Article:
Flu season is in full effect. Many across the country are sick from the contagious disease, while others are trying to do whatever they can to prevent it.

The Center for Disease Control and Prevention (CDC) recommends three different ways to protect yourself and others from catching the flu:

1. Take time to get a flu vaccine

  • The CDC recommends a yearly flu vaccine as the "first and most important step."
  • The flu vaccine protects against the viruses that research suggests will be most common.
  • Flu vaccination can reduce flu illnesses, all the doctor's visits and days out of school/work sick.
  • They recommend anyone six months of age or older to get the vaccine before the end of October.
  • Those at high risk should definitely get one in order to decrease the risk of severe flu illness.
  • Those considered high risk are young children, pregnant women, people with chronic health conditions like asthma, diabetes or heart and lung disease. Also people over the age of 65 are included in this category.
  • Health care workers and other people who live with or care for high risk people should get the vaccine.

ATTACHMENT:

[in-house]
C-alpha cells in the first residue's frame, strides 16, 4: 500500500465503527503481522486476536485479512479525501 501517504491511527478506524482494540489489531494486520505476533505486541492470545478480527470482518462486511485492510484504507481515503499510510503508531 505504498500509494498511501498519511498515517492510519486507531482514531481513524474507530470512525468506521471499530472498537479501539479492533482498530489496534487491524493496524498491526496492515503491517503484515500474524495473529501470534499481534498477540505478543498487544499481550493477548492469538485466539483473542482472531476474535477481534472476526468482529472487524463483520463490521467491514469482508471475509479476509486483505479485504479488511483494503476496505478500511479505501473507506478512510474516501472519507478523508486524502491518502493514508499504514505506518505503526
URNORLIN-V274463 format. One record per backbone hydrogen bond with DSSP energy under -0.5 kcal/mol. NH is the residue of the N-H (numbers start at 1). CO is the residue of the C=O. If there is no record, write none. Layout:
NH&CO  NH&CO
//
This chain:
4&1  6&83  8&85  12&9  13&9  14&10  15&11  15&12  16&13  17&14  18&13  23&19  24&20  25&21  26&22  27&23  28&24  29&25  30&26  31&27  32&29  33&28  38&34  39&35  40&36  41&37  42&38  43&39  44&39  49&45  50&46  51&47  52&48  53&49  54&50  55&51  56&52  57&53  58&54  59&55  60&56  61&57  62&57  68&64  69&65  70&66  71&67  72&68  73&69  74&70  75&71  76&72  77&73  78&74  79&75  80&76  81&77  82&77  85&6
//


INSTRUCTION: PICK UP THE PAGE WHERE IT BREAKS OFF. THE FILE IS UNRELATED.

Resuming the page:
• People who care for children under six months should get the vaccine because babies are at high risk of serious flu illness, but are too young to be vaccinated.

2. Take everyday preventive actions to stop the spread of germs

  • Try to avoid close contact with people who are sick.
  • If you are sick, limit your contact with others so that you don't infect them.
  • If you have flu symptoms, it is recommended that you stay home for at least 24 hours after your fever is gone except to get medical care or for other necessities.
  • Always use a tissue when you cough or sneeze and then throw it away.
  • Wash your hands often with soap and water or use hand sanitizer.
  • Try to avoid contact with your eyes, nose and mouth because you don't want the germs to spread.
  • Clean and disinfect surfaces and objects.

3. Take flu antiviral drugs if your doctor prescribes them

  • Antiviral drugs can be used to treat the flu.
  • The are different from antibiotics. They are prescription medicines which aren't available over-the-counter.
  • They can make illness milder and shorten sickness time.
  • Studies indicate they work best when they are started within two days of getting sick.
  • Flu symptoms include fever, cough, sore throat, runny or stuffy nose, body aches, headache, chills and fatigue. Some people also may have vomiting and diarrhea.
  • You can also be infected with the flu, and have respiratory symptoms without a fever.

So, what do you do if you taken all these preventive measures and still catch the flu? Click here for a guide on everything you need to know if you get the disease.

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